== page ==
Efficacy of a virtual reality biofeedback game (DEEP) to reduce anxiety and disruptive classroom behavior: Single-case study
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SourceJMIR Mental Health, 7, 3, (2020), article e16066
Article / Letter to editor
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SW OZ BSI OGG
JMIR Mental Health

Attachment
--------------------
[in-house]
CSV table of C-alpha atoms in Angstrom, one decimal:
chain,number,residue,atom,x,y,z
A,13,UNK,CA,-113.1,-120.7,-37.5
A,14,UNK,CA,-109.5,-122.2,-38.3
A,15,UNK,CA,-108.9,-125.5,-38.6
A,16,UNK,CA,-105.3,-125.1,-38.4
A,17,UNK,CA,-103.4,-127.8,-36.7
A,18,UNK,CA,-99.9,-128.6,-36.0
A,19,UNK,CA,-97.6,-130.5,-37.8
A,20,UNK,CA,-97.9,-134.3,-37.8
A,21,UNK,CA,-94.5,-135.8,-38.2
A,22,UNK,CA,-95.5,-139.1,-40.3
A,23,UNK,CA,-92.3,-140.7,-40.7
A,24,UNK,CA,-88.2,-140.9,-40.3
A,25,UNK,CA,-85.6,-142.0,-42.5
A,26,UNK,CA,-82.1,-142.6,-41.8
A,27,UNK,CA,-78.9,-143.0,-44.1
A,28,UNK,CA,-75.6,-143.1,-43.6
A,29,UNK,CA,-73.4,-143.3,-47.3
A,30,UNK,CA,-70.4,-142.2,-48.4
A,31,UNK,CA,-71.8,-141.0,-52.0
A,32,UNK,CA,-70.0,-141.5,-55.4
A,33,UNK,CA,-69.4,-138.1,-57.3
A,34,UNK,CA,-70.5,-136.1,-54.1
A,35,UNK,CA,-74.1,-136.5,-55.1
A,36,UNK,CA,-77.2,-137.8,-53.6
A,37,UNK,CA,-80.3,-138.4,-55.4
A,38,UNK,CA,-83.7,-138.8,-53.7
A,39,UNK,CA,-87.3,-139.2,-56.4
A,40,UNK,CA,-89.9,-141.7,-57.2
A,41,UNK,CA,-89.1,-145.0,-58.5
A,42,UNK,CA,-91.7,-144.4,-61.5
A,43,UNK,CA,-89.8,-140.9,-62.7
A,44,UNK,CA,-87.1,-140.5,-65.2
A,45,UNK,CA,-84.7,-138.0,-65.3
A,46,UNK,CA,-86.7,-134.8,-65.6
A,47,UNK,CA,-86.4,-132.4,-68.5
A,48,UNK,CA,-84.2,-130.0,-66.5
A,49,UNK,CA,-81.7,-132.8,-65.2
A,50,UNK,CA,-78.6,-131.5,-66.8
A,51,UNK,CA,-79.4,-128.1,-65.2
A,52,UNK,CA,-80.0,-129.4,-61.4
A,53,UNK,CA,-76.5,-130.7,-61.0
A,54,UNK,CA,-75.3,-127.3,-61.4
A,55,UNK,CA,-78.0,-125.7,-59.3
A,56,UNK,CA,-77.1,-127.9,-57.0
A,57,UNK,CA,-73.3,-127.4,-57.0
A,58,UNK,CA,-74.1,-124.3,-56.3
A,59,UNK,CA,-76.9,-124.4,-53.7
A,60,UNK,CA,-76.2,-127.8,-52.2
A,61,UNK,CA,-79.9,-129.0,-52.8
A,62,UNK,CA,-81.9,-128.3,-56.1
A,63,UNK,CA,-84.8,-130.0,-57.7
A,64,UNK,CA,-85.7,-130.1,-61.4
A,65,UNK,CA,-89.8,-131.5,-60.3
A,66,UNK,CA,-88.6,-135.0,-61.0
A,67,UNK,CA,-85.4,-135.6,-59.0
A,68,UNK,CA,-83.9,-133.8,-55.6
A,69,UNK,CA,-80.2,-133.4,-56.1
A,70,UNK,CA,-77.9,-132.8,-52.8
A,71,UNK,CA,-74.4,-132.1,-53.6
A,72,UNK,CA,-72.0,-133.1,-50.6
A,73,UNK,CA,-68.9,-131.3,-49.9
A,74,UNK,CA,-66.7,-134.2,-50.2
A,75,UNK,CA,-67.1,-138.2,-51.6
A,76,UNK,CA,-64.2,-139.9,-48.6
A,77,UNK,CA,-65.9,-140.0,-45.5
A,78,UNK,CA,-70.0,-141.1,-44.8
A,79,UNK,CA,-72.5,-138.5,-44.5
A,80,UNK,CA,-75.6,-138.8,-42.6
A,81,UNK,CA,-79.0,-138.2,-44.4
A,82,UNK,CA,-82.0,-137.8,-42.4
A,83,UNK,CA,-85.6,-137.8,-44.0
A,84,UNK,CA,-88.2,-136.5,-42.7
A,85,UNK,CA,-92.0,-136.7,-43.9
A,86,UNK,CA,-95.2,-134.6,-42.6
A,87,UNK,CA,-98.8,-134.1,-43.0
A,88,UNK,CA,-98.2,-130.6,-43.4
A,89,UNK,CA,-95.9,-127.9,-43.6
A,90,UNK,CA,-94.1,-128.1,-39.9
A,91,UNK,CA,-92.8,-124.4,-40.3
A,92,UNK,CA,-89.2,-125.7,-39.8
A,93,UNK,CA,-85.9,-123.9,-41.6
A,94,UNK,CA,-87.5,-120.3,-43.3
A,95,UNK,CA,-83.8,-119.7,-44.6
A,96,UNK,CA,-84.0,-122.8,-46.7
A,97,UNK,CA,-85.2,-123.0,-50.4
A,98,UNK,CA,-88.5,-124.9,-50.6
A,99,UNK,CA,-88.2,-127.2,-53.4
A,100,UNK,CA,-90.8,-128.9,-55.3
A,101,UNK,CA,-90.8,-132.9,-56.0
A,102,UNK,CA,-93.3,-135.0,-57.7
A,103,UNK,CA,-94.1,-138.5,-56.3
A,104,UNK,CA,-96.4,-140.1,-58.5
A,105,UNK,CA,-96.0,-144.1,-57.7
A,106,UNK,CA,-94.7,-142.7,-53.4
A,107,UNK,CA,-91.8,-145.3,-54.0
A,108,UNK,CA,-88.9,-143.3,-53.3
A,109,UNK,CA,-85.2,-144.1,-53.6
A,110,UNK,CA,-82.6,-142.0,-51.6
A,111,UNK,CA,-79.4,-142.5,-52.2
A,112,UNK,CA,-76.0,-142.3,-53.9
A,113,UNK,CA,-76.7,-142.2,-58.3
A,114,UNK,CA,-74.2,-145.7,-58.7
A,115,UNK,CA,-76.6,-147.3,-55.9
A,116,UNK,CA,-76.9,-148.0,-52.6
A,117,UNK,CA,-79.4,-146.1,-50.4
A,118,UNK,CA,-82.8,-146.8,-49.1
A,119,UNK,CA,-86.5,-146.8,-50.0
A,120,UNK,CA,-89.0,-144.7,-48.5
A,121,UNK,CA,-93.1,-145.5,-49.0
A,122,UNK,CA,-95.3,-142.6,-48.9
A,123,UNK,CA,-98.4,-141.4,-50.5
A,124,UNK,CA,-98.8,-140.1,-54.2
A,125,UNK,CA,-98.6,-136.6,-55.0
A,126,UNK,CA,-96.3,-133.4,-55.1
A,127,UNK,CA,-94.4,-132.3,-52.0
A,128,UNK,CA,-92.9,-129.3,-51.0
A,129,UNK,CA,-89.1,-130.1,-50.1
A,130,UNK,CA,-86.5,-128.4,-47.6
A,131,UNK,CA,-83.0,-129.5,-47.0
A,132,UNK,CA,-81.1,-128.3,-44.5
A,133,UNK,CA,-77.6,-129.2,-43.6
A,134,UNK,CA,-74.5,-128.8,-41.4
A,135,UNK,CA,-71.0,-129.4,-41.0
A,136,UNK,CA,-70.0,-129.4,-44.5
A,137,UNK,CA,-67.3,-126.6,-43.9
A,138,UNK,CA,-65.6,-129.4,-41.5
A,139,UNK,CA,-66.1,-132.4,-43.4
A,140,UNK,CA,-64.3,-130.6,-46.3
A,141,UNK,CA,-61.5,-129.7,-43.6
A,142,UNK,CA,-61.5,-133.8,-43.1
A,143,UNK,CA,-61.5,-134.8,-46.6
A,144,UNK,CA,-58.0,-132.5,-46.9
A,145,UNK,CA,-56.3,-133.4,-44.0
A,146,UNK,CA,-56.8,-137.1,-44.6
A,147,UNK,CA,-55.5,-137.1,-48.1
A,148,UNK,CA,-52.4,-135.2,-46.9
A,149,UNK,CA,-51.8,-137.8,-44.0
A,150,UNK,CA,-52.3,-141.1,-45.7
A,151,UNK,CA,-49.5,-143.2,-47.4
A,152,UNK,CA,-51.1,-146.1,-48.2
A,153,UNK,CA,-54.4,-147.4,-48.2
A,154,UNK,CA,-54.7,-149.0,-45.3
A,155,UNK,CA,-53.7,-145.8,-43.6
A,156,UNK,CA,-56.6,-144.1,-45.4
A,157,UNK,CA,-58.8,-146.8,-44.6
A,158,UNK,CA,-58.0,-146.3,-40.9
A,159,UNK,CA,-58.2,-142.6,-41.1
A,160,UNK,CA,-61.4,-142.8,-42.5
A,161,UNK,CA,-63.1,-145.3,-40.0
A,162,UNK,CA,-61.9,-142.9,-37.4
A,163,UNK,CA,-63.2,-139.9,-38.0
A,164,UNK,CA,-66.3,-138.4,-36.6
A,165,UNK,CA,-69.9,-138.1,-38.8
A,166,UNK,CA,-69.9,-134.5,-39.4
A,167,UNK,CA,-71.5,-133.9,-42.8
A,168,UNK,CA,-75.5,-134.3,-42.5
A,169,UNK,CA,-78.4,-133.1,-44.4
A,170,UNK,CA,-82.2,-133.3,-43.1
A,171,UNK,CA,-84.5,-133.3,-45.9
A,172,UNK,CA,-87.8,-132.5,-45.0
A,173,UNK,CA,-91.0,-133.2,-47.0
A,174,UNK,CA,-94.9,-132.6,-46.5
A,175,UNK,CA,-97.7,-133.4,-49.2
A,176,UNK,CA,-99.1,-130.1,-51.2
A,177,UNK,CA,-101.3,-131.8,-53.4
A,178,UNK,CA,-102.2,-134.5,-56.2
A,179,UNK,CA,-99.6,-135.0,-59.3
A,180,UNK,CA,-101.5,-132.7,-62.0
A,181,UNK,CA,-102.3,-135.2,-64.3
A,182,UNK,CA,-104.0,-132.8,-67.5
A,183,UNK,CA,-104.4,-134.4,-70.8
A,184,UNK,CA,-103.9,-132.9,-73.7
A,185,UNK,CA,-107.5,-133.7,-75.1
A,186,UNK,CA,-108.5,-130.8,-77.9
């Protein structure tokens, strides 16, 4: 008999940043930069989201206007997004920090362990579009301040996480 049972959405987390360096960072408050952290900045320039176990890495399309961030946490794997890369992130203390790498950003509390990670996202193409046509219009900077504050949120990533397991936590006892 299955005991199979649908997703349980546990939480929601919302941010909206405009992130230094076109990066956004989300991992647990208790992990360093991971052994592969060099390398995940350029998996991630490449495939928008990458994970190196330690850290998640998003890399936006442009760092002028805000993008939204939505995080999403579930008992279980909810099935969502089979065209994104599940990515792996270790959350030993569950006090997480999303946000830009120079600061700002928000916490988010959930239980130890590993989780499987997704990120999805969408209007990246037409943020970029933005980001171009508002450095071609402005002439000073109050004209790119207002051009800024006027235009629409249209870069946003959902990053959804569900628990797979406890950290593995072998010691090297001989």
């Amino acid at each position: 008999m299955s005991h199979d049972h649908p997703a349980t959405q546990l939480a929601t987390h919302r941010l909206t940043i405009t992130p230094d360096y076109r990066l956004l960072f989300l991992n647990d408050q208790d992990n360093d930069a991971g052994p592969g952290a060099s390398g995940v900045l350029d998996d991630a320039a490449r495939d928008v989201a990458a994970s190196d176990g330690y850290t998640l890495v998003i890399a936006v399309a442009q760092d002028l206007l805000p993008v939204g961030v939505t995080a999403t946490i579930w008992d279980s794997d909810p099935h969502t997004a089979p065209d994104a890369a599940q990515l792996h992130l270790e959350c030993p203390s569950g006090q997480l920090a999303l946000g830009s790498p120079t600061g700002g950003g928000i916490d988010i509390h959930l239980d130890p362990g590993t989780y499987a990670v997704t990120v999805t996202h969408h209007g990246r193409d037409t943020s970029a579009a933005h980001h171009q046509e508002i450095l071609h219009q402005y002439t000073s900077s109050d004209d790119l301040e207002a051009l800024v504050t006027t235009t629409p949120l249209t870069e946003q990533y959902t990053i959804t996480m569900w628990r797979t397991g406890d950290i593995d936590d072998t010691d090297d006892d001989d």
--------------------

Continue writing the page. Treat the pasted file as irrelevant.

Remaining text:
Background: Many adolescents in special education are affected by anxiety in addition to their behavioral problems. Anxiety leads to substantial long-term problems and may underlie disruptive behaviors in the classroom as a result of the individual's inability to tolerate anxiety-provoking situations. Thus, interventions in special needs schools that help adolescents cope with anxiety and, in turn, diminish disruptive classroom behaviors are needed. Objective: This study aimed to evaluate the effect of a virtual reality biofeedback game, DEEP, on daily levels of state-anxiety and disruptive classroom behavior in a clinical sample. In addition, the study also aimed to examine the duration of the calm or relaxed state after playing DEEP. Methods: A total of 8 adolescents attending a special secondary school for students with behavioral and psychiatric problems participated in a single-case experimental ABAB study. Over a 4-week period, participants completed 6 DEEP sessions. In addition, momentary assessments (ie, 3 times a day) of self-reported state-anxiety and teacher-reported classroom behavior were collected throughout all A and B phases. Results: From analyzing the individual profiles, it was found that 6 participants showed reductions in anxiety, and 5 participants showed reductions in disruptive classroom behaviors after the introduction of DEEP. On a group level, results showed a small but significant reduction of anxiety (d=-0.29) and a small, nonsignificant reduction of disruptive classroom behavior (d=-0.16) on days when participants played DEEP. Moreover, it was found that the calm or relaxed state of participants after playing DEEP lasted for about 2 hours on average. Conclusions: This study demonstrates the potential of the game, DEEP, as an intervention for anxiety and disruptive classroom behavior in a special school setting. Future research is needed to fully optimize and personalize DEEP as an intervention for the heterogeneous special school population.
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